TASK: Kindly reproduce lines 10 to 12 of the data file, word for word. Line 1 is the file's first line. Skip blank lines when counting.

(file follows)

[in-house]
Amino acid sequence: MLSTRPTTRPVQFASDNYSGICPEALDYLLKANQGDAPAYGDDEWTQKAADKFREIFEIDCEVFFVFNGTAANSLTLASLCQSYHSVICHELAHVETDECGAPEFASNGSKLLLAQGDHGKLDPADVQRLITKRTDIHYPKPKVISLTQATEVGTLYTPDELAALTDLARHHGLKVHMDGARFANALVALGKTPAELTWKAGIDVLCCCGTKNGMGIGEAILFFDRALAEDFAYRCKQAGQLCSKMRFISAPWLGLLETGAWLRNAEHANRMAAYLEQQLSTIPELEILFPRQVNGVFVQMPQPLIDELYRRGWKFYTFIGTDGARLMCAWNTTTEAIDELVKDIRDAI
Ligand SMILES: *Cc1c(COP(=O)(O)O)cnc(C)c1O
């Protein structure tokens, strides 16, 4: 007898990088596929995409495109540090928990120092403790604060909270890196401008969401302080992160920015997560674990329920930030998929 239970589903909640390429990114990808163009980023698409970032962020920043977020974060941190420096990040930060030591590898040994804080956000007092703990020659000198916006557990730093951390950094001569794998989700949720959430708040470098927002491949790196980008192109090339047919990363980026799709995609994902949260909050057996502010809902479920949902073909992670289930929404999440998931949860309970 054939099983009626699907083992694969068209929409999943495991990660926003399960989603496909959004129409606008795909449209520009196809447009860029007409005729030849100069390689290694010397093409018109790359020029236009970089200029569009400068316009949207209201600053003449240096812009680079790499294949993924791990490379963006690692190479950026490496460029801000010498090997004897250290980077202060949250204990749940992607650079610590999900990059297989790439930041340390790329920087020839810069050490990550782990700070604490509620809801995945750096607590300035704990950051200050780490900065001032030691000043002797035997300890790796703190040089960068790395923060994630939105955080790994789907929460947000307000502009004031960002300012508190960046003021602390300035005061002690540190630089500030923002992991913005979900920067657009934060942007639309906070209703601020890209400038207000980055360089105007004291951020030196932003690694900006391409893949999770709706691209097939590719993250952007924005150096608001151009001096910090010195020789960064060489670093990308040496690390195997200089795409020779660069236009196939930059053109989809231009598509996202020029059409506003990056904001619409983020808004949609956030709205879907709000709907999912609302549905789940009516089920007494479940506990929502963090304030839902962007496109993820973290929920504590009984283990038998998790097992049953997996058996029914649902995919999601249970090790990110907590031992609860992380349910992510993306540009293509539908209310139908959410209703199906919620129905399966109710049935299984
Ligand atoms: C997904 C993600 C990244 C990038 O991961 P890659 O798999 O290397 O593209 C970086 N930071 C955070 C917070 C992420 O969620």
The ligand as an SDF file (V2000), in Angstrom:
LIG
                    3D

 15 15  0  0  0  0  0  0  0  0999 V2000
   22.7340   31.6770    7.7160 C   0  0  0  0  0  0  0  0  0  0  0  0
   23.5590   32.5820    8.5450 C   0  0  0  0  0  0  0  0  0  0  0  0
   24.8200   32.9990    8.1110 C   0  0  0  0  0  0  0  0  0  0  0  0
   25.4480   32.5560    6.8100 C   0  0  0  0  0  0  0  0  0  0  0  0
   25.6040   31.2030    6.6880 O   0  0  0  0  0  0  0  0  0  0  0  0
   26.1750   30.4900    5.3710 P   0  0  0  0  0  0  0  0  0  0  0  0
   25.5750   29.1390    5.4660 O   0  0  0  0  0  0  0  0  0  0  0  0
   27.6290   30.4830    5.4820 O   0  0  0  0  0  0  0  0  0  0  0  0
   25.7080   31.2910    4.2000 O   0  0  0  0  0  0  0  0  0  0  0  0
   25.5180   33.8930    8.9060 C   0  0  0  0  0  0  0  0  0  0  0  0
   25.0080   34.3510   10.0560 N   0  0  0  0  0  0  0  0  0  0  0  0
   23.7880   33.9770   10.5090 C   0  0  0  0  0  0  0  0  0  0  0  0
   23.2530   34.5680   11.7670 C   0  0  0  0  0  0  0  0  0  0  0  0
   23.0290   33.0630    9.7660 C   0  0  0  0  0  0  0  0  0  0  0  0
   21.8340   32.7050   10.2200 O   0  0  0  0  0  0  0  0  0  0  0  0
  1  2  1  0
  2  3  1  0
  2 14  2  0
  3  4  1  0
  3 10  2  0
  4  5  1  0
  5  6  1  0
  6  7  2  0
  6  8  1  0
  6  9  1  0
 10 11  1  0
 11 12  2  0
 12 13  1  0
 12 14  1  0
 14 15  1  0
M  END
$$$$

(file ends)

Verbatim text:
   22.7340   31.6770    7.7160 C   0  0  0  0  0  0  0  0  0  0  0  0
   23.5590   32.5820    8.5450 C   0  0  0  0  0  0  0  0  0  0  0  0
   24.8200   32.9990    8.1110 C   0  0  0  0  0  0  0  0  0  0  0  0